The Adirondack Branch
of the Delaware & Hudson Railroad
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How the new Corinth Station came to be.

Section Crew

Photo Courtesy Corinth Museum

 From the Boston Evening Transcript, no date given:
  "A church in a small village in New York State has made through its pastor a marked contribution to the welfare, economically and politically, of the village. (Corinth)
  "The railroad running through the village maintained a small, antiquated, insufficient station, in a place difficult of access. The villagers requested a new building more suitable and commodious. This pastor took up the matter, posted himself fully as to number of passengers, quantity of freight shipped and kindred matters. Equipped with this information he visited the vice president of the road, who undertook to "bluff" the visitors from the country district by speaking roughly and profanely. Then the pastor rose and said, 'We came here to ask what we felt we had a right to request, and on the supposition that we were to deal with gentlemen. If that is not the fact we are prepared to lay our case with the Public Service Commission, which we will do without delay.' The railroad official apologized for his language and proceeded to business. Not long after plans for a new station were sent to the village committee, and hopes were expressed that they would prove satisfactory."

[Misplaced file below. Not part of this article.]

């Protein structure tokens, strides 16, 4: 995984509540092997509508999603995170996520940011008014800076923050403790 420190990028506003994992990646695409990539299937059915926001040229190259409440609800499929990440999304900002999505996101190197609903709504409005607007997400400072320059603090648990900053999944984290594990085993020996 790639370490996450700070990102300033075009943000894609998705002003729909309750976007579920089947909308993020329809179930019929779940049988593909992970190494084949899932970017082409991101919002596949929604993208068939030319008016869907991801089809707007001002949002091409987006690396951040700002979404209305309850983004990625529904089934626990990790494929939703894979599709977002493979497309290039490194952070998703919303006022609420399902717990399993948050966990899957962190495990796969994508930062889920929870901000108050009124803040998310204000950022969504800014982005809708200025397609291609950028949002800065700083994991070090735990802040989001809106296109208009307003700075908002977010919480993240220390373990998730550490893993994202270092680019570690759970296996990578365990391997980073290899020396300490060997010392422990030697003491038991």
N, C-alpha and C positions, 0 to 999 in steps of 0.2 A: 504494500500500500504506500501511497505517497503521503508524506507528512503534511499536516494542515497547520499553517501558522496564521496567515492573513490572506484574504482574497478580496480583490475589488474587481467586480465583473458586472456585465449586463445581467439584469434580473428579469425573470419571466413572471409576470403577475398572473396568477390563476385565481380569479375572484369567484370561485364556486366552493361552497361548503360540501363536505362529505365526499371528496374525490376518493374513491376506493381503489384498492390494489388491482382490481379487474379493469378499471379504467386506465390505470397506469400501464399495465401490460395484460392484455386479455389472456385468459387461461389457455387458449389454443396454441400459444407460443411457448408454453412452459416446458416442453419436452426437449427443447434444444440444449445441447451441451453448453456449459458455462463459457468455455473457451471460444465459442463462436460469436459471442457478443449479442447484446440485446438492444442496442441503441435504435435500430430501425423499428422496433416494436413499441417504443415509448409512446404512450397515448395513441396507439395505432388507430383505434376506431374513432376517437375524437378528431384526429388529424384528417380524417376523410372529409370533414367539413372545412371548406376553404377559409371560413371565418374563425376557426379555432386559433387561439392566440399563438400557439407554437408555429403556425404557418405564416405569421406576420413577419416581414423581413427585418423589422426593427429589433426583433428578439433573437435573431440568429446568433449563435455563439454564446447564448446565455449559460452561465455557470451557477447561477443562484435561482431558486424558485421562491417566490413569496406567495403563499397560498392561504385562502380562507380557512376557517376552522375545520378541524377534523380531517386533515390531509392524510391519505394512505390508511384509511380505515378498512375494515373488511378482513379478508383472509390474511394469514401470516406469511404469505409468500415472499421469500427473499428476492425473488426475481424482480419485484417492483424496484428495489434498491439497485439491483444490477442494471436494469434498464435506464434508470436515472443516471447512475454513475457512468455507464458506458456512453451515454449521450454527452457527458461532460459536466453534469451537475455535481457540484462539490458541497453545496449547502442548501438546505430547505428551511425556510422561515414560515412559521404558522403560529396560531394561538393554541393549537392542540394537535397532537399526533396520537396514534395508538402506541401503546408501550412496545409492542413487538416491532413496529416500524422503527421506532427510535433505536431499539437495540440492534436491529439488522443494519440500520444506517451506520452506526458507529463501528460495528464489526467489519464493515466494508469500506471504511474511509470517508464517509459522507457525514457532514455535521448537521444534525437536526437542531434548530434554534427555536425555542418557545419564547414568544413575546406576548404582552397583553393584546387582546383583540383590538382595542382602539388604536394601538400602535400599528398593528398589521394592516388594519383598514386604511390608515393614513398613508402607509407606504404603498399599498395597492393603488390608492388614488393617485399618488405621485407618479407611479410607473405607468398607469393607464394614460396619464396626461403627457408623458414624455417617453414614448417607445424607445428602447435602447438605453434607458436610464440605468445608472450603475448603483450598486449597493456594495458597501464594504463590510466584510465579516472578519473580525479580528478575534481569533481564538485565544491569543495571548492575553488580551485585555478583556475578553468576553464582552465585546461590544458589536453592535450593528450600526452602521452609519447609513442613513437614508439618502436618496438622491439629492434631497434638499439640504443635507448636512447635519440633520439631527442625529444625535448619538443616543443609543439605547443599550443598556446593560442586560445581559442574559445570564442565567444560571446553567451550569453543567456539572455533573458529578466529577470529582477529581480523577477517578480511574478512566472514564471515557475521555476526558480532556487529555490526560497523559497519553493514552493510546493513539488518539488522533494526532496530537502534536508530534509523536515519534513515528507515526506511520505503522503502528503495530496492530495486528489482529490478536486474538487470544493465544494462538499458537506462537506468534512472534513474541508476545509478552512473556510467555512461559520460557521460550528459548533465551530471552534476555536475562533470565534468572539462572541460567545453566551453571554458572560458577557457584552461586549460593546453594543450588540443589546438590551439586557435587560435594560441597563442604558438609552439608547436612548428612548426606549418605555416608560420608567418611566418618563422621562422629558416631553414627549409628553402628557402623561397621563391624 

Then from the June, 1911 Saratogian:
  "The D&H clerical force took posession of the new station on Friday morning.  The new structure is modern and up to date in all particulars and is a credit to the enterprise of the D&H RR Company and an architectural credit to the town.  It cost about $8,000 and will be greatly appreciated by the travelling public, especially in this locality."